17. Tomatoes.  We tried a type of cherry tomato from seed and they look like they are going to produce exceptionally well! They're green right now, but soon! We also bought two large, beefsteak-style tomatoes. They are also looking good. We won't get enough to supply what we need for our canning needs, but we'll definitely be able to contribute some homegrown tomatoes to the sauces.

18. Green onions. We have limited success when we plant these in our main garden. And NO success when we plant them in the tomato box. RESULT: complete and utter failure. Nothing even sprouted.

19-22. Strawberries, Raspberries, Saskatoon berries, and Rhubarb. Our u-box garden has three parts. One has strawberries. We finally had a good year, and got enough for a couple bowls of ice cream. Now that we know how much water they need, we anticipate good things next year.  Our raspberries grow quickly and get quite bushy, but we never get any berries. RESULT: utter and complete failure. It's been 4 years, so we are pulling the plants. Our rhubarb did well; we've pulled a few stalks already and used about 12 cups in baking and jamming.  We have a saskatoon bush at another property, and it does well every other year. This is an other year. We got an ice cream bucket of berries (about 2.2 kg/5lbs) so far - enough for jam, muffins, and pie.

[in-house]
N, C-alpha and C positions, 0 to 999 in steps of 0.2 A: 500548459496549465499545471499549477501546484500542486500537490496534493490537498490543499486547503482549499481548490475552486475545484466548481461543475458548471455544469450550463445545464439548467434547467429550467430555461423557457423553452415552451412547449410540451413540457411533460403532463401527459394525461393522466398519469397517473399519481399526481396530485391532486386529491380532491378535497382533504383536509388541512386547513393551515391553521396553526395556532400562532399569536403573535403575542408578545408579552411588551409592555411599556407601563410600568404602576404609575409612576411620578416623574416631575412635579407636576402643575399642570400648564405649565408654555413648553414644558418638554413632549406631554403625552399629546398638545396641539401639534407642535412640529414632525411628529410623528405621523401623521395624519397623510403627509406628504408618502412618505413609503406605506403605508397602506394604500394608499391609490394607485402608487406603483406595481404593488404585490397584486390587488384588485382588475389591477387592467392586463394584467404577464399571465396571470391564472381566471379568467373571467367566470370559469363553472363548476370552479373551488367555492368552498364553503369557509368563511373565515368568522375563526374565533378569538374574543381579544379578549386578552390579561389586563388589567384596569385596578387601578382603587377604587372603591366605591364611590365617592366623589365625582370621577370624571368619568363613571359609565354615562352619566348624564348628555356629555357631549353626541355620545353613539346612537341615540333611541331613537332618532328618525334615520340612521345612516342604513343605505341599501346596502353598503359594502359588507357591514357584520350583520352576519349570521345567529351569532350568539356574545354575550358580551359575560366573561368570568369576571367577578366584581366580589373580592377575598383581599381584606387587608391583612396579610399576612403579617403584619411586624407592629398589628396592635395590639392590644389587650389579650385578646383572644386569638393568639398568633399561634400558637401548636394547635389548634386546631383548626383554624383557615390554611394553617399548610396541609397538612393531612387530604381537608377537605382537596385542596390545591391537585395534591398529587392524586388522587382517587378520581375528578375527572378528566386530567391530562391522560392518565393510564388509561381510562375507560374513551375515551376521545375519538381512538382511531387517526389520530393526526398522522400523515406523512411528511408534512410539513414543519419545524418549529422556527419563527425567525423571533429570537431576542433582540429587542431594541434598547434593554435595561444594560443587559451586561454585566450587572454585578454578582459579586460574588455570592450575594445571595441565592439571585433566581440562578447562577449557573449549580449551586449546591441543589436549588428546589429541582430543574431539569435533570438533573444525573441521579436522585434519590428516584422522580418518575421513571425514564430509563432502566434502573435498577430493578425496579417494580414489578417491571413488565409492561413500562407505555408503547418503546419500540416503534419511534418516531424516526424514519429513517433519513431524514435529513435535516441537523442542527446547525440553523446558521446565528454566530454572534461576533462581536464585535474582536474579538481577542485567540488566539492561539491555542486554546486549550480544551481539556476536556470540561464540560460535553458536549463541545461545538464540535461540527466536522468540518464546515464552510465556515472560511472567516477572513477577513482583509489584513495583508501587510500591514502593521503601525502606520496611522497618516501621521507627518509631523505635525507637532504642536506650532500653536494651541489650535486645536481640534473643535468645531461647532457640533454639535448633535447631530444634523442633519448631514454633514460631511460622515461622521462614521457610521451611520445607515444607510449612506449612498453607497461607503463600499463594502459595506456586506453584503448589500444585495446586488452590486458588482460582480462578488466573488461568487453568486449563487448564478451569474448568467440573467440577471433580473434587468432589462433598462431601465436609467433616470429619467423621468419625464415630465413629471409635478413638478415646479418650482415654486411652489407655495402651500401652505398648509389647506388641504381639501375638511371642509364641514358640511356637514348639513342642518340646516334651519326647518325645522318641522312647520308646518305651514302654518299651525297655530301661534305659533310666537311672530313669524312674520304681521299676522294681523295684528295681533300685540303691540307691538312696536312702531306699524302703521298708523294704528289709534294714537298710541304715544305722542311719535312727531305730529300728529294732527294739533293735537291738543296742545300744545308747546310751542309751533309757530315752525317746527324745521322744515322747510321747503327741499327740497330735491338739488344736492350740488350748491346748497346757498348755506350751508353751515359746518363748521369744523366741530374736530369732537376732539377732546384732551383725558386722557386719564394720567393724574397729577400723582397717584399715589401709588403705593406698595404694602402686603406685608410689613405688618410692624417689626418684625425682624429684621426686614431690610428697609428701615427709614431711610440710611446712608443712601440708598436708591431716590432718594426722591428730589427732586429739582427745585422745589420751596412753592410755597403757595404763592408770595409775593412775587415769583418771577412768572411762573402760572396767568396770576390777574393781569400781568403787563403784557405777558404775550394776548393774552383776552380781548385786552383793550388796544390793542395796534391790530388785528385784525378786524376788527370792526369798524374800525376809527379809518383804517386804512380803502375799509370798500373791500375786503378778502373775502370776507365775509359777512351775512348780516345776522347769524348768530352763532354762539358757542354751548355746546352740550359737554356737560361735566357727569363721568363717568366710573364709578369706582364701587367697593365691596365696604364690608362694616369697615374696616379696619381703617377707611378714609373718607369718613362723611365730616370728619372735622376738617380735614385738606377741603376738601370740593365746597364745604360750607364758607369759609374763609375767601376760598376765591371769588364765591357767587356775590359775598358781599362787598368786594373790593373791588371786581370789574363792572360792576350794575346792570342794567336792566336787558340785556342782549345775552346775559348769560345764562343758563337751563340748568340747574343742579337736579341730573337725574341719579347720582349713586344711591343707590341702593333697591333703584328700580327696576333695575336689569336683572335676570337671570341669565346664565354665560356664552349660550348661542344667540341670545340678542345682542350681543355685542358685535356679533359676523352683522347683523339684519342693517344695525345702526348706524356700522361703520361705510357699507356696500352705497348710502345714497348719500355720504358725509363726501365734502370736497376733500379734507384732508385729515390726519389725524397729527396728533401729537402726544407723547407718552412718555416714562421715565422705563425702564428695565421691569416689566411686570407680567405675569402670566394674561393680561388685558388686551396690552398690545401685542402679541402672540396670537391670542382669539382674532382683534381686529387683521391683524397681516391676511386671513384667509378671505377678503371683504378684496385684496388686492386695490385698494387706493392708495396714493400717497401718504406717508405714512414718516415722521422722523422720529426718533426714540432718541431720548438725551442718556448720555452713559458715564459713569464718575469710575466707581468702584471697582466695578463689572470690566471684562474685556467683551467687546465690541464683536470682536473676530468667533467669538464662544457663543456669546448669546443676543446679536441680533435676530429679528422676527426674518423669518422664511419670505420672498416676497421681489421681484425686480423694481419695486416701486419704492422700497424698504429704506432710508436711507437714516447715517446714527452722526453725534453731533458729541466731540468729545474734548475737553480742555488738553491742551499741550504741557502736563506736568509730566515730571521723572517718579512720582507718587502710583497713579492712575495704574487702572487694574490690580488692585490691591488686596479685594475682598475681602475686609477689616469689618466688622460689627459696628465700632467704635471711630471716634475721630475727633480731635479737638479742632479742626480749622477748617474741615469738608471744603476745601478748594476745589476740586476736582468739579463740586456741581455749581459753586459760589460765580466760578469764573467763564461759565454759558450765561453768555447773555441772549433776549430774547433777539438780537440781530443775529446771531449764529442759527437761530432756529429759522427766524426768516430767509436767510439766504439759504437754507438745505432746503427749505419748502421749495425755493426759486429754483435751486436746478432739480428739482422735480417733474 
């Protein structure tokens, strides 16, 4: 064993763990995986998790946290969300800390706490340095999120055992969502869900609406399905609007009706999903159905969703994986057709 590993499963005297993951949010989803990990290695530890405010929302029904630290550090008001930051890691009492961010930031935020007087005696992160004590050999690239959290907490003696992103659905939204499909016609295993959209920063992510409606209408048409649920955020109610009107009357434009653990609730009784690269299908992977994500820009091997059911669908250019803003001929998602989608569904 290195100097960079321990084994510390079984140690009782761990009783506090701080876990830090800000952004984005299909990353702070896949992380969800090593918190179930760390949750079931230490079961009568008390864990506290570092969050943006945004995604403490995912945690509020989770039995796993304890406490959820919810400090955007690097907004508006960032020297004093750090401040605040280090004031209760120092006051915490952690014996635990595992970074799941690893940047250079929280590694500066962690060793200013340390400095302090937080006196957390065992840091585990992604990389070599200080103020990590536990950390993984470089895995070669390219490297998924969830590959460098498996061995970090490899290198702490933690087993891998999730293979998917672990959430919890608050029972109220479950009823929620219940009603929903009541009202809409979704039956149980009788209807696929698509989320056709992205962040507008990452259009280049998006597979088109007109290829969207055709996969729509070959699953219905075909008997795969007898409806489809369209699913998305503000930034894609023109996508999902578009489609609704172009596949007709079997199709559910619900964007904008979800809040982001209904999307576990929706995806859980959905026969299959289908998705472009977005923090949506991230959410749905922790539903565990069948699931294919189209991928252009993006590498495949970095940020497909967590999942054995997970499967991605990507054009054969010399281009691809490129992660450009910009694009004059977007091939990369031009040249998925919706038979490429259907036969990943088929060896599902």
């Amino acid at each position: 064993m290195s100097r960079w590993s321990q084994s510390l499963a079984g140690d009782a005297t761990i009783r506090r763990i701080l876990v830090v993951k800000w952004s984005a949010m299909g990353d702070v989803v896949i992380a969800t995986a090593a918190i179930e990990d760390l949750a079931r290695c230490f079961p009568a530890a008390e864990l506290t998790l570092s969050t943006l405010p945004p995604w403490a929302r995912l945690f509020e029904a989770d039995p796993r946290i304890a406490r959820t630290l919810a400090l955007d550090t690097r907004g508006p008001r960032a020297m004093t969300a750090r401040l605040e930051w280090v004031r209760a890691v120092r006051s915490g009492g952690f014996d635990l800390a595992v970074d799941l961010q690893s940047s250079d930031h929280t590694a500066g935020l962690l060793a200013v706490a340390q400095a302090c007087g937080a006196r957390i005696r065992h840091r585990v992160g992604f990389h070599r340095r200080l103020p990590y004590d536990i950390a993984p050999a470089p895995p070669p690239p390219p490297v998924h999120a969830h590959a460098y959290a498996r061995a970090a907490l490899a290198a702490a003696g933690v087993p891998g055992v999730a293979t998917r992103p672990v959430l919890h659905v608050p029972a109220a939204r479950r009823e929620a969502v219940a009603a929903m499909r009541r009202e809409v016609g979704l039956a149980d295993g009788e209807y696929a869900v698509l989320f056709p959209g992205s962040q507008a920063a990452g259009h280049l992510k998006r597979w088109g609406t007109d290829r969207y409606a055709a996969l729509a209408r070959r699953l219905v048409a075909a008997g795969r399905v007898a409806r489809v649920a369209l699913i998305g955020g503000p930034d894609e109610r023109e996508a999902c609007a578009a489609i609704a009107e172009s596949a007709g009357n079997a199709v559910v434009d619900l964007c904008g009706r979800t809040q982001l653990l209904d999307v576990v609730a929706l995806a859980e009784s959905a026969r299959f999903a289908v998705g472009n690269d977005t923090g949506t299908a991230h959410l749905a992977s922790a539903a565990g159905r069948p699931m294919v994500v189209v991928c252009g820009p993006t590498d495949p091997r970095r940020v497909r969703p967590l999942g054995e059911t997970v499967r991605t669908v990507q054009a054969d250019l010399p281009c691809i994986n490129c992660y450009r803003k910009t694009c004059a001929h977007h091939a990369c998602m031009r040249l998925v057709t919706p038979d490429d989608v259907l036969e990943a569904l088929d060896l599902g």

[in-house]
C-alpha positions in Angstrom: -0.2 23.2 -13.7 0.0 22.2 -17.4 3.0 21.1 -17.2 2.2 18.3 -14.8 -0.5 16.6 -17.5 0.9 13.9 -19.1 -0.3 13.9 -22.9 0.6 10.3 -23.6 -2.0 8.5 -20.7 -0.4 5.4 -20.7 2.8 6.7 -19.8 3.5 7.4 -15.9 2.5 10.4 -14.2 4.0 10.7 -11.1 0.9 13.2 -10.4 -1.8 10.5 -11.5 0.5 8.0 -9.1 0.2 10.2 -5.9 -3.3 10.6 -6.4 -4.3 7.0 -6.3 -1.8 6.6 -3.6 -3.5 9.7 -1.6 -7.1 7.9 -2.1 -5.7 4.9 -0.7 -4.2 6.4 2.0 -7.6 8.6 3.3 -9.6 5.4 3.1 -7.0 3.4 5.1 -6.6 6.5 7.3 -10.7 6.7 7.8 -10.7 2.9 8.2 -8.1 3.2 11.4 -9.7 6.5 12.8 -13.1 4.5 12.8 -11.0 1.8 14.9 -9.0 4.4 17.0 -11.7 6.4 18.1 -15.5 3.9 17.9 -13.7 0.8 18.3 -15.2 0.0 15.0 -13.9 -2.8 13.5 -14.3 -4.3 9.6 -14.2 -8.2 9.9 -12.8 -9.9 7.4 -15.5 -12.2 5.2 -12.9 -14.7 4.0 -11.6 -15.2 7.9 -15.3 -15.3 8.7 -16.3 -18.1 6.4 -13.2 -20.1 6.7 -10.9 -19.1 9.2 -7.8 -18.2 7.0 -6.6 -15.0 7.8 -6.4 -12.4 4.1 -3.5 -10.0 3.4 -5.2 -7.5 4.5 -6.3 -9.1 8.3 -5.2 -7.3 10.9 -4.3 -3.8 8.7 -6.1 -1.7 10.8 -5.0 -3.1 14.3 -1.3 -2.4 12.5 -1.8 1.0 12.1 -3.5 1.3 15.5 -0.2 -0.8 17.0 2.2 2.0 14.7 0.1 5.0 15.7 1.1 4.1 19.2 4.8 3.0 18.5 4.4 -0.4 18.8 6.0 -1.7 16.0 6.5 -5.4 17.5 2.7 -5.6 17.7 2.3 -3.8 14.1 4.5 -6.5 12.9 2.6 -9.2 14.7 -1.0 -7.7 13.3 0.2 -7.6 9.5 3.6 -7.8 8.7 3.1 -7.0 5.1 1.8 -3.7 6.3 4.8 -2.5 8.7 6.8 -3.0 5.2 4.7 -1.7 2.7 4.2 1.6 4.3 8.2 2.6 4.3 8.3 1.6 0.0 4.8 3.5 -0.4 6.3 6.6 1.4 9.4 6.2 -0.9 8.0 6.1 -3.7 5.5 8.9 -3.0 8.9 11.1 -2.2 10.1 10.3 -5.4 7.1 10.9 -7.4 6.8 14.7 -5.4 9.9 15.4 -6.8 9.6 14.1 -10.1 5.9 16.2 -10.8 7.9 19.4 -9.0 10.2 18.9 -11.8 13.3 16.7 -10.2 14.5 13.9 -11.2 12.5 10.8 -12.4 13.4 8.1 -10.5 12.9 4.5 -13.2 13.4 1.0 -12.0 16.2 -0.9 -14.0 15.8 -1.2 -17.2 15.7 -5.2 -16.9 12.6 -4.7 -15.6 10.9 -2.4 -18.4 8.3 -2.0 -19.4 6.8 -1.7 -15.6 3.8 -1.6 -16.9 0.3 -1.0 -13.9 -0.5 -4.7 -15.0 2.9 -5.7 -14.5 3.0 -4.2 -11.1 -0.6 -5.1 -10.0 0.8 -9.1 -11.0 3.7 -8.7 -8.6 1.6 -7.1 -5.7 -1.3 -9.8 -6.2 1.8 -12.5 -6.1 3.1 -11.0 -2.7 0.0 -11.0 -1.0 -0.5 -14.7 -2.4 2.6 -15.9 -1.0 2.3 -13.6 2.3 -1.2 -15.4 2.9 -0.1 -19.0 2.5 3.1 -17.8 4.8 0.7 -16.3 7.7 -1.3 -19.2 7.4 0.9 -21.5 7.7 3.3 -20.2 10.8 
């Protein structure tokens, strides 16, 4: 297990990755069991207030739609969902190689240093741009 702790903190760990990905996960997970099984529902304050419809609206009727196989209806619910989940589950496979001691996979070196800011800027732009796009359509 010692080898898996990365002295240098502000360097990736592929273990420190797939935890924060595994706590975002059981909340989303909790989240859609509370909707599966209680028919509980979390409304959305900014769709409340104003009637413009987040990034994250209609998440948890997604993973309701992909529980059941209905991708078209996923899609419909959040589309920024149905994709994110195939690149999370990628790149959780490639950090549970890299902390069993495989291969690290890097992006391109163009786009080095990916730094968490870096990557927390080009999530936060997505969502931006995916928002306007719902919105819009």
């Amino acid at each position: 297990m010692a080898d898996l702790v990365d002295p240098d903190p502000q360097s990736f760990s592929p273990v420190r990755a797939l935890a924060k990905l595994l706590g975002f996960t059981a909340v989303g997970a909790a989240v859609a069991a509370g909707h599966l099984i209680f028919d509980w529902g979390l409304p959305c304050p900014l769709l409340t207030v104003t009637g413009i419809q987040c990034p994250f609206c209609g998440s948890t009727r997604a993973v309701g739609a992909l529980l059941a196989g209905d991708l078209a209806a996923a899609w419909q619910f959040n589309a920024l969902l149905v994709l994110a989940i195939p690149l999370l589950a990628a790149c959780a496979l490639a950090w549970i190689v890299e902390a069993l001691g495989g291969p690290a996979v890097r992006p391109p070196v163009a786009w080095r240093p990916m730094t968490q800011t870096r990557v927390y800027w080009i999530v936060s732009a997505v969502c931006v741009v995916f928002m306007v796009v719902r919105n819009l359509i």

We're very fortunate to have the space to do this, and to have had it as a hobby for several years so we weren't starting from scratch this summer.  I hope you new gardening are enjoying digging in the dirt, and are getting some tasty veggies to reward your hard work. And to my fellow long-term gardeners, happy hoeing!

Happy birthday, AmericaJul 4, 2020

I hope my American friends are enjoying a great Independence Day (as part of a long weekend, if they can.) Barbecues, camping, and fireworks for the win!

FALL A MILLION TIMES is out today!May 4, 2020